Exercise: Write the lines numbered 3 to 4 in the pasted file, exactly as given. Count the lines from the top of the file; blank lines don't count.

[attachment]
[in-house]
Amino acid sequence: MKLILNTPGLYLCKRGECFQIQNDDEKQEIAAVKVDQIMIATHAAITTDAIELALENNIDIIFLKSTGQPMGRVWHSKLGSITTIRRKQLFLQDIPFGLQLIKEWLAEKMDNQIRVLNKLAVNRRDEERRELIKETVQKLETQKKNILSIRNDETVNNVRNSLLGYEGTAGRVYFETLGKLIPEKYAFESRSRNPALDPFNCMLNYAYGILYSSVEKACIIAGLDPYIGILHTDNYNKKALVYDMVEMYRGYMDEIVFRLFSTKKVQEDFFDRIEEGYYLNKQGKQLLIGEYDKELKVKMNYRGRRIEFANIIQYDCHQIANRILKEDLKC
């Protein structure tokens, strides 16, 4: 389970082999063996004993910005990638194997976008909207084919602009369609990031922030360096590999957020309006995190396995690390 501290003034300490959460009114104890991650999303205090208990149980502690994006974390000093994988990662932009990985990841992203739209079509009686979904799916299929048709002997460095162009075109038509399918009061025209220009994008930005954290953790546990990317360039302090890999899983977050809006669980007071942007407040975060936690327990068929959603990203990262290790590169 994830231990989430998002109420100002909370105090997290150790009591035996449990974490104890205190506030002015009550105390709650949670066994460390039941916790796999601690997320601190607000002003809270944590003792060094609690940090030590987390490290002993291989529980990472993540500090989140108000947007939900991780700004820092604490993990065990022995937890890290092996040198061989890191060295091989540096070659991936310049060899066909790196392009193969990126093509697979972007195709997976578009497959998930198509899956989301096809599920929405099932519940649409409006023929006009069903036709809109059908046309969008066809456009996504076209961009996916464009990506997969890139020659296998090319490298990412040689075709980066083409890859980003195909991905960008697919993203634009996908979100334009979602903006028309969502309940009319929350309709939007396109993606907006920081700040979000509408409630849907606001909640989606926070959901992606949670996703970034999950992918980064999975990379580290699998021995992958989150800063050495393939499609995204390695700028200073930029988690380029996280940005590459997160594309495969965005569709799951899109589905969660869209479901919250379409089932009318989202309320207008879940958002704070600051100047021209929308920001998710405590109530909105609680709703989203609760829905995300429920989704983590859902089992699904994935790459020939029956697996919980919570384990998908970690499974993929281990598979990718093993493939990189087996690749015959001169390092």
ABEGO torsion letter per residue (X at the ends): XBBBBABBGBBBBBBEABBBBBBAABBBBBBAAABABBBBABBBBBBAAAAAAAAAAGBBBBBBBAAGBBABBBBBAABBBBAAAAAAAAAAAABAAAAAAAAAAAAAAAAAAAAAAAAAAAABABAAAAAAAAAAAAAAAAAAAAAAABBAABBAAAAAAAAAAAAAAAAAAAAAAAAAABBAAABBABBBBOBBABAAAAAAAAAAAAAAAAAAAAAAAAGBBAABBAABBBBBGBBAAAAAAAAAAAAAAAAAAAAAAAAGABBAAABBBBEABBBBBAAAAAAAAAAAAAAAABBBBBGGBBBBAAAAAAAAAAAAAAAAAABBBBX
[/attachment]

């Protein structure tokens, strides 16, 4: 389970082999063996004993910005990638194997976008909207084919602009369609990031922030360096590999957020309006995190396995690390 501290003034300490959460009114104890991650999303205090208990149980502690994006974390000093994988990662932009990985990841992203739209079509009686979904799916299929048709002997460095162009075109038509399918009061025209220009994008930005954290953790546990990317360039302090890999899983977050809006669980007071942007407040975060936690327990068929959603990203990262290790590169 994830231990989430998002109420100002909370105090997290150790009591035996449990974490104890205190506030002015009550105390709650949670066994460390039941916790796999601690997320601190607000002003809270944590003792060094609690940090030590987390490290002993291989529980990472993540500090989140108000947007939900991780700004820092604490993990065990022995937890890290092996040198061989890191060295091989540096070659991936310049060899066909790196392009193969990126093509697979972007195709997976578009497959998930198509899956989301096809599920929405099932519940649409409006023929006009069903036709809109059908046309969008066809456009996504076209961009996916464009990506997969890139020659296998090319490298990412040689075709980066083409890859980003195909991905960008697919993203634009996908979100334009979602903006028309969502309940009319929350309709939007396109993606907006920081700040979000509408409630849907606001909640989606926070959901992606949670996703970034999950992918980064999975990379580290699998021995992958989150800063050495393939499609995204390695700028200073930029988690380029996280940005590459997160594309495969965005569709799951899109589905969660869209479901919250379409089932009318989202309320207008879940958002704070600051100047021209929308920001998710405590109530909105609680709703989203609760829905995300429920989704983590859902089992699904994935790459020939029956697996919980919570384990998908970690499974993929281990598979990718093993493939990189087996690749015959001169390092």
ABEGO torsion letter per residue (X at the ends): XBBBBABBGBBBBBBEABBBBBBAABBBBBBAAABABBBBABBBBBBAAAAAAAAAAGBBBBBBBAAGBBABBBBBAABBBBAAAAAAAAAAAABAAAAAAAAAAAAAAAAAAAAAAAAAAAABABAAAAAAAAAAAAAAAAAAAAAAABBAABBAAAAAAAAAAAAAAAAAAAAAAAAAABBAAABBABBBBOBBABAAAAAAAAAAAAAAAAAAAAAAAAGBBAABBAABBBBBGBBAAAAAAAAAAAAAAAAAAAAAAAAGABBAAABBBBEABBBBBAAAAAAAAAAAAAAAABBBBBGGBBBBAAAAAAAAAAAAAAAAAABBBBX